2017 CCM All-American Prospects Game Review

On September 21st, 42 top American prospects eligible for the 2018 NHL Draft took to the ice in the sixth annual CCM All-American Prospects Game in Buffalo, New York. In a matchup featuring marquee draft names such as USA NTDP’s Brady Tkachuk and Michigan’s Quinn Hughes, fans were also treated to the teams being led by former NHL stars Chris Chelios and Brian Leetch. Team Leetch eventually managed a 6-5 win over Team Chelios, after the latter team screamed back to tie the game up at five after being down three heading into the third period.

In a tough game for the goalie crop with so much skill on the ice, Omaha’s Jack Randl had the most points with 3, Fargo’s Ryan Savage had the most goals with 2, and USA NTDP’s Oliver Wahlstrom had the most SOG with 6. USA NTDP’s Brady Tkachuk was named player of the game scoring the GWG, adding an assist, and registering 5 SOG.

While it’s true a lot of lesser known’s made their impact on the scoresheet, such as Madison Capitol’s Ryan O’Reilly, Elk River’s Jack Perbix, and Eden Prairie’s Jack Jensen, it’s hard to say these kids will round out into significant draft day prospects as they own limitations.

Here are some impressions broken down by position:


As no netminder registered higher than .846SVS%, this is the type of event where you rely more on skillset evaluation and projection than actual statline as goalies are inevitably going to be peppered under less than usual TOI. USA NTDP’s Jonathan Mor stood out for a few noteworthy saves and looked the part of a blossoming prospect with the desired size and execution scouts look for. With legs for days, he was noticeable for his ability to stretch out flush to the ice and handle rapidly moving lateral plays.


All eyes were on Michigan’s Quinn Hughes, and he kinda did disappoint. On display was the usual elite skating and soft hands combination, with super agility and evasiveness at times. The issue was he didn’t showcase anything new in terms of offseason development, and didn’t look like a kid with underage WJSS experience. On top of that, there were instances of sloppy play and turnovers where he hogged the puck and skated himself into trouble.

Scouts yearn and often look for that moment of realization in a game where a player comes out of the blue and forces a new/first strong opinion on him. That player tonight for all skaters was Kimball Union’s Jordan Harris. This HS defender looked like a legit hybrid puck rusher – mover. Assisting on Jack Randl’s even strength goal in the 3rd period, he went coast-to-coast and managed to land a shot off the far pad that ended up being a perfectly placed rebound to the streaking Randl. With Dexter’s explosive Jack Rathbone going in the top 100 this past draft, keep your eyes on Harris. The kid is a smart gamer who has speed and skill.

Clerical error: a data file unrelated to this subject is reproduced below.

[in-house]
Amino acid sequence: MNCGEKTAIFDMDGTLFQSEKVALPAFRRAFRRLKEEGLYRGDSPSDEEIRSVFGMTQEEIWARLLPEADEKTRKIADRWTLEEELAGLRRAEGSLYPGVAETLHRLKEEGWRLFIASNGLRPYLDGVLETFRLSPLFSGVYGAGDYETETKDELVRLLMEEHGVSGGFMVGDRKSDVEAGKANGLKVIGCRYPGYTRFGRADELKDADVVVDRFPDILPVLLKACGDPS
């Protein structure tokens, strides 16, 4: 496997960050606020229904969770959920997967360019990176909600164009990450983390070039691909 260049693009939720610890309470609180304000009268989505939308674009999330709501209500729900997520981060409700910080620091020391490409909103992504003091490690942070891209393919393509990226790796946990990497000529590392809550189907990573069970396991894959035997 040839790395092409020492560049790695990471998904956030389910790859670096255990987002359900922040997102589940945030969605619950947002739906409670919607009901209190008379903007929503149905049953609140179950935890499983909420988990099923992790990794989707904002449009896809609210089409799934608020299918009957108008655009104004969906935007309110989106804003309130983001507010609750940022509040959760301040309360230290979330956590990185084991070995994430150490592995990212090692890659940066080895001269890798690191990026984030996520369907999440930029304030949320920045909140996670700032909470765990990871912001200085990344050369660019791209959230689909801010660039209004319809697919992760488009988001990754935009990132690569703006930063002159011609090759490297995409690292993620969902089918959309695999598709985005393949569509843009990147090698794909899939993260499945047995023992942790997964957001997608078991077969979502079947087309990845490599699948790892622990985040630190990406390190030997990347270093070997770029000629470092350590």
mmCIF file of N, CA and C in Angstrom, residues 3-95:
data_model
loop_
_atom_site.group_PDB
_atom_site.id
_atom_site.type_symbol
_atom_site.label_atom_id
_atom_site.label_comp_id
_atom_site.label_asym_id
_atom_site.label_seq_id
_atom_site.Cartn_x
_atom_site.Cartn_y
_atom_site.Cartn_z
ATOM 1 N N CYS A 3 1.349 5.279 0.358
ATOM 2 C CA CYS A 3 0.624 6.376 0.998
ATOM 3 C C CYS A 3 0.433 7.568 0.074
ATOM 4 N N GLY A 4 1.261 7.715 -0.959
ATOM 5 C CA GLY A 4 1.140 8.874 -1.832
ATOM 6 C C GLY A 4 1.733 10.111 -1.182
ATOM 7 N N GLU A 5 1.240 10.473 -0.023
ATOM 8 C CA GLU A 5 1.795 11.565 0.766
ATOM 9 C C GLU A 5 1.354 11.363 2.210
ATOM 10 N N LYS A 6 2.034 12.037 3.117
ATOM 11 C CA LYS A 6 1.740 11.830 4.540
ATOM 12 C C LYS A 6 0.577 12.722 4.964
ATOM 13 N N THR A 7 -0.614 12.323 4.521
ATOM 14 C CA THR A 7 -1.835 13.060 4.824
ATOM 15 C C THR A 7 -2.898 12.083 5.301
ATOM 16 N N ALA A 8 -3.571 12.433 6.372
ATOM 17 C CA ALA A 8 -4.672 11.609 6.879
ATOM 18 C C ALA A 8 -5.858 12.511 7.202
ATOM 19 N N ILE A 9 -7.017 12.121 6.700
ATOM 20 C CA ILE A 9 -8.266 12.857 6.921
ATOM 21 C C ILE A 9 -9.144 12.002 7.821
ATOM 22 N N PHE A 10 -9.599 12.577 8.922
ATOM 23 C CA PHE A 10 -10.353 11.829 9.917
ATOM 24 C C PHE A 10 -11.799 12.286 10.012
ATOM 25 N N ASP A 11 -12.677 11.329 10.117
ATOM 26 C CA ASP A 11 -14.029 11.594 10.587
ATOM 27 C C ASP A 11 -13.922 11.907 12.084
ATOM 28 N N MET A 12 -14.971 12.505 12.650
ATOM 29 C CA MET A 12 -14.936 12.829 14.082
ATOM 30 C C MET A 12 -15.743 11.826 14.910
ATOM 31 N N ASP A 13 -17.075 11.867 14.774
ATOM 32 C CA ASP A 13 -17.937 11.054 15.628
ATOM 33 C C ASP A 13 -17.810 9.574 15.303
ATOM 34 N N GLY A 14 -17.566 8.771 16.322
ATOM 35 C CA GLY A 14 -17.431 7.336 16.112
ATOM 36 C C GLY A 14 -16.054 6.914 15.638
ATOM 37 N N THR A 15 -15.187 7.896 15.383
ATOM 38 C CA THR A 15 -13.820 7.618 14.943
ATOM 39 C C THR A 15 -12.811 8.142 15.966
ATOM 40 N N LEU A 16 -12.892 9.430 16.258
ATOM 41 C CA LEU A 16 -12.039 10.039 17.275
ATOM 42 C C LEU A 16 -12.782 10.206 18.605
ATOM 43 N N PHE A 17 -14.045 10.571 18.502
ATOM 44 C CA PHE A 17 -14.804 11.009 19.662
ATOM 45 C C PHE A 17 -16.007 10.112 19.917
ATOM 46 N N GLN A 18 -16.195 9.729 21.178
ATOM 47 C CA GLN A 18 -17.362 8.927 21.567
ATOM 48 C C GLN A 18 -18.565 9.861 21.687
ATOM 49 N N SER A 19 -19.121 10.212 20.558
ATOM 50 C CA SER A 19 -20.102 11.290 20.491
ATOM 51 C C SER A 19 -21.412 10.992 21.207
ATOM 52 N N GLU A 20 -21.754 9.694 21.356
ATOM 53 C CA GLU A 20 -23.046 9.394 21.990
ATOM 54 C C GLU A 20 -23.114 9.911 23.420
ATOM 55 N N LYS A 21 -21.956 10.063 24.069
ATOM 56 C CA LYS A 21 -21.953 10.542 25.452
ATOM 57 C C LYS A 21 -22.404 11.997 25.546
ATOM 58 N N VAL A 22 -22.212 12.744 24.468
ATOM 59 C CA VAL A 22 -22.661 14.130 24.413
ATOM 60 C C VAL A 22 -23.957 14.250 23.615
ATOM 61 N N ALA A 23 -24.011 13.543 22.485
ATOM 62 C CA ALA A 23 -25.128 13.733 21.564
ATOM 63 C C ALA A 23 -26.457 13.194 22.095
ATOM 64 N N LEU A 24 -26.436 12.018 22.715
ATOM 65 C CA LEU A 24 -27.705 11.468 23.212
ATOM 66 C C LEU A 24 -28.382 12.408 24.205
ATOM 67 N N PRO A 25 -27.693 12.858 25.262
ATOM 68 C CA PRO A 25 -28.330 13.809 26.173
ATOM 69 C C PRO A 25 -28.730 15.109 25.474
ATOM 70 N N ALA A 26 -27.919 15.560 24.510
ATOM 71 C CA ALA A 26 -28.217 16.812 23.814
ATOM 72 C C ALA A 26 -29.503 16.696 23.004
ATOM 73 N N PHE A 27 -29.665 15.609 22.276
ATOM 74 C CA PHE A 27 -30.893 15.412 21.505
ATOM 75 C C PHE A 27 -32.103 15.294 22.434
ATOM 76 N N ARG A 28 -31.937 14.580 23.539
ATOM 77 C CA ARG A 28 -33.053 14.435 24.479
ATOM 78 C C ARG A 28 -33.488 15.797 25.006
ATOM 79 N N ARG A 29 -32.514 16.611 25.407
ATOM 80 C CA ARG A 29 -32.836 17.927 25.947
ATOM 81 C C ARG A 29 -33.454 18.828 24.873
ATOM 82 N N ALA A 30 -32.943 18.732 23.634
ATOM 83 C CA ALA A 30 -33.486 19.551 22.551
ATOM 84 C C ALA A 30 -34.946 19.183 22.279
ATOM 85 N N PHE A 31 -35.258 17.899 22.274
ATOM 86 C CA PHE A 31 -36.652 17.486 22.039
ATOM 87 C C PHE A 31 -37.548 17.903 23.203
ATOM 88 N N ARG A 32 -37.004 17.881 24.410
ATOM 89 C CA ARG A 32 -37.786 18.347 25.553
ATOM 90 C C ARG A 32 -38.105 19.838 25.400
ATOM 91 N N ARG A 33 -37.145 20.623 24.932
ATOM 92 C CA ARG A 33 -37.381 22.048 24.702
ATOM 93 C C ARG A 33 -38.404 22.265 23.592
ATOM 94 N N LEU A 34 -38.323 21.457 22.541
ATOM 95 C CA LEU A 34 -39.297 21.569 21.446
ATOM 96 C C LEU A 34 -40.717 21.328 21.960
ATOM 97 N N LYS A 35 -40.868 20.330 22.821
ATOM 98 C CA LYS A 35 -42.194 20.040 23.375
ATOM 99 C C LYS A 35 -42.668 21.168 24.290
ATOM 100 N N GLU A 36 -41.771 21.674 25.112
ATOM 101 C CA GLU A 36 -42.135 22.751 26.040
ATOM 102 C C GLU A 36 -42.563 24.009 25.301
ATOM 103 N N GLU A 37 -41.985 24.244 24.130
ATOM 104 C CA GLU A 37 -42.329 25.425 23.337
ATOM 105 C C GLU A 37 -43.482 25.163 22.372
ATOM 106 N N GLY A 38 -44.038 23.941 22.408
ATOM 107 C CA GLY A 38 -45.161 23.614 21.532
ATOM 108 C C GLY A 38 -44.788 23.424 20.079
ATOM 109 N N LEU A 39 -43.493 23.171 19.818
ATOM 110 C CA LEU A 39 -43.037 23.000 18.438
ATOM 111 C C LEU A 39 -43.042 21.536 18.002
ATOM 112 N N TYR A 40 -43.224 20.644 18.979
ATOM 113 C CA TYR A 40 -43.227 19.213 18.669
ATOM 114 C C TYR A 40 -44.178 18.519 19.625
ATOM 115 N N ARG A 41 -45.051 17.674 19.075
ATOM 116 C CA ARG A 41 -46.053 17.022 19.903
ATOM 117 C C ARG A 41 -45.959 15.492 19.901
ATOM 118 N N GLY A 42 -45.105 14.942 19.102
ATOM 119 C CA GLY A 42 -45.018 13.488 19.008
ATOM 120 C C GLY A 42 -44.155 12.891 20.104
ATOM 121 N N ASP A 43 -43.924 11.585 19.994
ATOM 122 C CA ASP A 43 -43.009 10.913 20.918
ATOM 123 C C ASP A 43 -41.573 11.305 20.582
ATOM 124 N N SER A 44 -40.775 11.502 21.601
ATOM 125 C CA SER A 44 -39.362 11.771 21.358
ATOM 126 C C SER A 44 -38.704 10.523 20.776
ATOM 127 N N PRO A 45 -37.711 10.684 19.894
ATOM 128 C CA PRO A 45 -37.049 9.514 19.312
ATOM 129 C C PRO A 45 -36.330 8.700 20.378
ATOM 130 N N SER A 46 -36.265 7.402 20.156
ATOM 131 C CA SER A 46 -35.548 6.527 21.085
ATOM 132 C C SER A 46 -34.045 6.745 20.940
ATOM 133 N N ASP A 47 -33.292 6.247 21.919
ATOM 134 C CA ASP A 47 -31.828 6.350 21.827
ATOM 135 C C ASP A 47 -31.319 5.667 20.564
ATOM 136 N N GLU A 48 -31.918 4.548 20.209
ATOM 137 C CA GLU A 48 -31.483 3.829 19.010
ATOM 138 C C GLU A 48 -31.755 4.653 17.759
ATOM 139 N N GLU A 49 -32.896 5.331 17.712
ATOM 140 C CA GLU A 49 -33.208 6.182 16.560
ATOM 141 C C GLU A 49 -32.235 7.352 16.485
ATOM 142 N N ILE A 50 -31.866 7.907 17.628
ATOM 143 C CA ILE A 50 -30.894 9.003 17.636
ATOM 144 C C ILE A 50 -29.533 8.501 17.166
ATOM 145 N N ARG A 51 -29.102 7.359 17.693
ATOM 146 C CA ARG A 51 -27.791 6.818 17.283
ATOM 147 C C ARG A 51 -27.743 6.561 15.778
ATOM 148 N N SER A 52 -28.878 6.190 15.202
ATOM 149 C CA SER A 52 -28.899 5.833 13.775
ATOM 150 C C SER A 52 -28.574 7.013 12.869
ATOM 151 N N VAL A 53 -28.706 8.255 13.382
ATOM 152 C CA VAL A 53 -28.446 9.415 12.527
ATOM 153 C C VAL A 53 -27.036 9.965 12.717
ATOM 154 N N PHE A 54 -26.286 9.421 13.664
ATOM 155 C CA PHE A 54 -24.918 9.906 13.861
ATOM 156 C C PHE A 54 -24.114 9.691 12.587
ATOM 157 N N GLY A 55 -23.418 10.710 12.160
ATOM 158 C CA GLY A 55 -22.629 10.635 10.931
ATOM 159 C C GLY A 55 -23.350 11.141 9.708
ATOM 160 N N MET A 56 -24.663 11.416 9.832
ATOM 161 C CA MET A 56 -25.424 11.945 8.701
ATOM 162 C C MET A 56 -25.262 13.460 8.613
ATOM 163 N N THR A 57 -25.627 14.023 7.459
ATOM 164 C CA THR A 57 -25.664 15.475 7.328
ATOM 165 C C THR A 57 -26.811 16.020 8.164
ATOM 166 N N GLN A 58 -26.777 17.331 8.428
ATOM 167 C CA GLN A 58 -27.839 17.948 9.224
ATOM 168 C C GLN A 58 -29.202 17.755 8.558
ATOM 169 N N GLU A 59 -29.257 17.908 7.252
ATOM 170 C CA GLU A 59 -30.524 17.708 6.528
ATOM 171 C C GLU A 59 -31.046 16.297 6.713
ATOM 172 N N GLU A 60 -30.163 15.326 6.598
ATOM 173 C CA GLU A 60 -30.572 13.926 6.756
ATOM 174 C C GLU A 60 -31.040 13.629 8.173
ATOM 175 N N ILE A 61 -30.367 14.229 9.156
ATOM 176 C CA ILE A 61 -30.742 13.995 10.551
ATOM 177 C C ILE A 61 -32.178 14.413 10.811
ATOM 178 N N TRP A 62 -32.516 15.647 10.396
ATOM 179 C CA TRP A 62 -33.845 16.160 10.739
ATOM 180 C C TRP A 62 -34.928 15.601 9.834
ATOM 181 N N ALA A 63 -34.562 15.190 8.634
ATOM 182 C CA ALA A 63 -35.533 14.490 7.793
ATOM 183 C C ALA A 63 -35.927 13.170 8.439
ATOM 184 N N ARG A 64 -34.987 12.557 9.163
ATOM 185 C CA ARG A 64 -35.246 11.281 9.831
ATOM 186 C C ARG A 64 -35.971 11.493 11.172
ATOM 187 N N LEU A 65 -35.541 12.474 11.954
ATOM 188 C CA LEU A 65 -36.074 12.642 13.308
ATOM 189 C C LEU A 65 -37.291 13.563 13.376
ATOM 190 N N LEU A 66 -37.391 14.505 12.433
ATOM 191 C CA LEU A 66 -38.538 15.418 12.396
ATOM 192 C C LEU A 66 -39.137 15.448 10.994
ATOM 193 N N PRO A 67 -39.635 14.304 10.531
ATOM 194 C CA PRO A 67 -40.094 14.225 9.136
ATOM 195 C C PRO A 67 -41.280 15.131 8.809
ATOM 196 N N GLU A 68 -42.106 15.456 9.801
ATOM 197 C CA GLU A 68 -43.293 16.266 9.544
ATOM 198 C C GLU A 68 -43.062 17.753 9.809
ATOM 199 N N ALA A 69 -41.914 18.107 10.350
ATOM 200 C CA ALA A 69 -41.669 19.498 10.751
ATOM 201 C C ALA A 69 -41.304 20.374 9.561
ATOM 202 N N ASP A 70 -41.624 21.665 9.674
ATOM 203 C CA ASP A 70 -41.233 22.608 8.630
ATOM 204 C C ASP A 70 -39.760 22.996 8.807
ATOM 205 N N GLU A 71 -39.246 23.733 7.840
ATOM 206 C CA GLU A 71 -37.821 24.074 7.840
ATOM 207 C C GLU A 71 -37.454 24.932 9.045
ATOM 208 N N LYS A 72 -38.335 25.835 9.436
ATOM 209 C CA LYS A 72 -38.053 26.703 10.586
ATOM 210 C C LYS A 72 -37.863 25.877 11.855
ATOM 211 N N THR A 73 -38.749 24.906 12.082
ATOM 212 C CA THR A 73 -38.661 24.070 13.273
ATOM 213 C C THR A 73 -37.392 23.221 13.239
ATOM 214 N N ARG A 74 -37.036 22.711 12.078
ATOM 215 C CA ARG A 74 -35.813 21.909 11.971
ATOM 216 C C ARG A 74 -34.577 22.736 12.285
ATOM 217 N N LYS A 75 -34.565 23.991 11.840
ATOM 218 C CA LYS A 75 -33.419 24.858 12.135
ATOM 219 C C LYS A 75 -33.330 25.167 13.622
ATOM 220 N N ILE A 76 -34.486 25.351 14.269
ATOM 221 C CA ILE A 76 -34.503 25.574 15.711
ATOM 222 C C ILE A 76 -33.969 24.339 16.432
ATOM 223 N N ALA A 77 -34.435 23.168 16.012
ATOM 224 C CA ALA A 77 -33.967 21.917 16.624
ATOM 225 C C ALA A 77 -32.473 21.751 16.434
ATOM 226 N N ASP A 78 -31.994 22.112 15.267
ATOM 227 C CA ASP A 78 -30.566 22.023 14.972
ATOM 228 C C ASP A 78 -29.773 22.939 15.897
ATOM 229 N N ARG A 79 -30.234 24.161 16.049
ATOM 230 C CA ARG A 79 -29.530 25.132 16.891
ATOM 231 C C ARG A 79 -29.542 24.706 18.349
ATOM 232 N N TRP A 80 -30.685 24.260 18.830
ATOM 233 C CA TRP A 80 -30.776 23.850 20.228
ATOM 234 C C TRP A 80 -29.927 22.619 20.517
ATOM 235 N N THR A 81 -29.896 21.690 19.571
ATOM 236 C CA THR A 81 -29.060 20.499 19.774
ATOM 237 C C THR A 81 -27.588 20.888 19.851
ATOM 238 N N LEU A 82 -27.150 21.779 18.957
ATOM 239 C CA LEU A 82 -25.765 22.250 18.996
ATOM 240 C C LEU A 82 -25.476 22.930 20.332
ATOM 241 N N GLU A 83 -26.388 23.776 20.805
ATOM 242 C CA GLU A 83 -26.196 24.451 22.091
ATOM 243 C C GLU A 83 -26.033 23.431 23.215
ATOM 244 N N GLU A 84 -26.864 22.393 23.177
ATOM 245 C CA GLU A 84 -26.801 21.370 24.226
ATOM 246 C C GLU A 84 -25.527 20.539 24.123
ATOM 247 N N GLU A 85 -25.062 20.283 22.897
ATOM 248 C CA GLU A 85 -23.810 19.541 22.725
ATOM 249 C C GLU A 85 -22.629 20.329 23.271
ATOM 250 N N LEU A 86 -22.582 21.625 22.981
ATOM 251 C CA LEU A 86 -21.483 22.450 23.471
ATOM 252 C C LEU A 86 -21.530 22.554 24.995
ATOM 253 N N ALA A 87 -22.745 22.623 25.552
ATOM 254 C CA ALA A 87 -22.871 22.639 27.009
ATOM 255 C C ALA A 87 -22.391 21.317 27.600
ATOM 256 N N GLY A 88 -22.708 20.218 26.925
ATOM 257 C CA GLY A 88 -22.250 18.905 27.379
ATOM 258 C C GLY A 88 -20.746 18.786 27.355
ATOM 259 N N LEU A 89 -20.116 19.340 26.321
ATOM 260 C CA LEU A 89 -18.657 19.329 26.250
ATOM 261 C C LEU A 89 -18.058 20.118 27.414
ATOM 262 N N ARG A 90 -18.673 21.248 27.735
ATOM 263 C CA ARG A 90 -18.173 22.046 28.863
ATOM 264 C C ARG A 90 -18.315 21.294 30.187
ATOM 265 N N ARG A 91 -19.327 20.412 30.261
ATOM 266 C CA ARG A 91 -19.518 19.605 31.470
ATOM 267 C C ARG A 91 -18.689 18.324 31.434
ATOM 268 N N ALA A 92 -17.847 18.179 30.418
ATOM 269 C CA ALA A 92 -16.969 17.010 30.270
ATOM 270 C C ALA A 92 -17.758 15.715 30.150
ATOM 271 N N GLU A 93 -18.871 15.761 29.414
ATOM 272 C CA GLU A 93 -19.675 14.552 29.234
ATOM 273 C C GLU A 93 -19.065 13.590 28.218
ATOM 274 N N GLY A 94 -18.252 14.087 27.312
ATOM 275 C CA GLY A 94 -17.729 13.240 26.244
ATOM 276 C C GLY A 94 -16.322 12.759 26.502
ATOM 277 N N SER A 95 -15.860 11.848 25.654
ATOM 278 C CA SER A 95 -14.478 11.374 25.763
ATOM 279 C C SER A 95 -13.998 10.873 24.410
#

USA NTDP’s Bode Wilde submitted the ultimate Jekyll and Hyde performance. Really shaky first, then a second and third period that showed off his super risky, skilled, and questionable style. There’s no debating this guy has very good lateral agility with the puck and is offensive, but his defensive attention and focus needs a ton of work. It’s typically okay for some laxity in a showcase coupled with more risk taking, but he did not scream elite prospect in the sense of understanding the play and being a step ahead of the rest. If the rest of the package comes around, he could very well be a top ten pick as he’s got game with the puck.

Most of the big name towers – hint the Samuelsson’s – were quiet with USA NTDP’s K’Andre Miller making a statement physically on a massive hit. Talk about a linebacker on skates, this defender is tall and thick with decent mobility. He picked up a primary assist on O’Reilly’s GTG, and more and more it looks like Miller has an understated touch as a passer. He will need to make quicker decisions on the puck and enhance his skill application over the year, but he has the powerful, raw physique of a player that can be drafted in the top 62.


Coming as advertised, it was the well known trio of USA NTDP’s Brady TkachukOliver Wahlstrom, and Joel Farabee flashing first round skill and pedigree. Farabee was the most noticeable, and active, taking over a few shifts and coming with high work rate, hockey sense, and ability to make plays on the puck. If you’re the type of scout who looks for a player with minimal chinks in the armor, Farabee is your guy. Tkachuk, well, the younger bro unquestionably stood out as a top 5 prospect with size, skating, and touch all night. Billed as a top pick, he jumped out at you while he was on the ice early and often. He brings a more explosive style, and is more impressive physically in open ice than Matt. Wahlstrom hit the next gear on a few shifts, and caused havoc offensively. He’s such a sturdy forward already and acquits himself well in a top line environment.

Outside of those top forwards, Des Moines’ Braden Costello played a high energy, semi-power forward style that shows long-term upside. He’s a bit raw, but is able to cut to the net and has good enough hands to keep up offensively. His trajectory will be something to watch and could round out into a mid round pick. On the flip side, USA NTDP’s Gavin Hain continues to disappoint after looking like a dagger sinking sniper last year in USHS. Gone is the offensive zone hawk we know and he looks unable to create anything on his own with and against better competition. Time is on his side as it’s only September, but he’s on notice to needing to adapt sooner rather than later. If he doesn’t, he will get lost on that stacked USA team ala the Pastujov’s.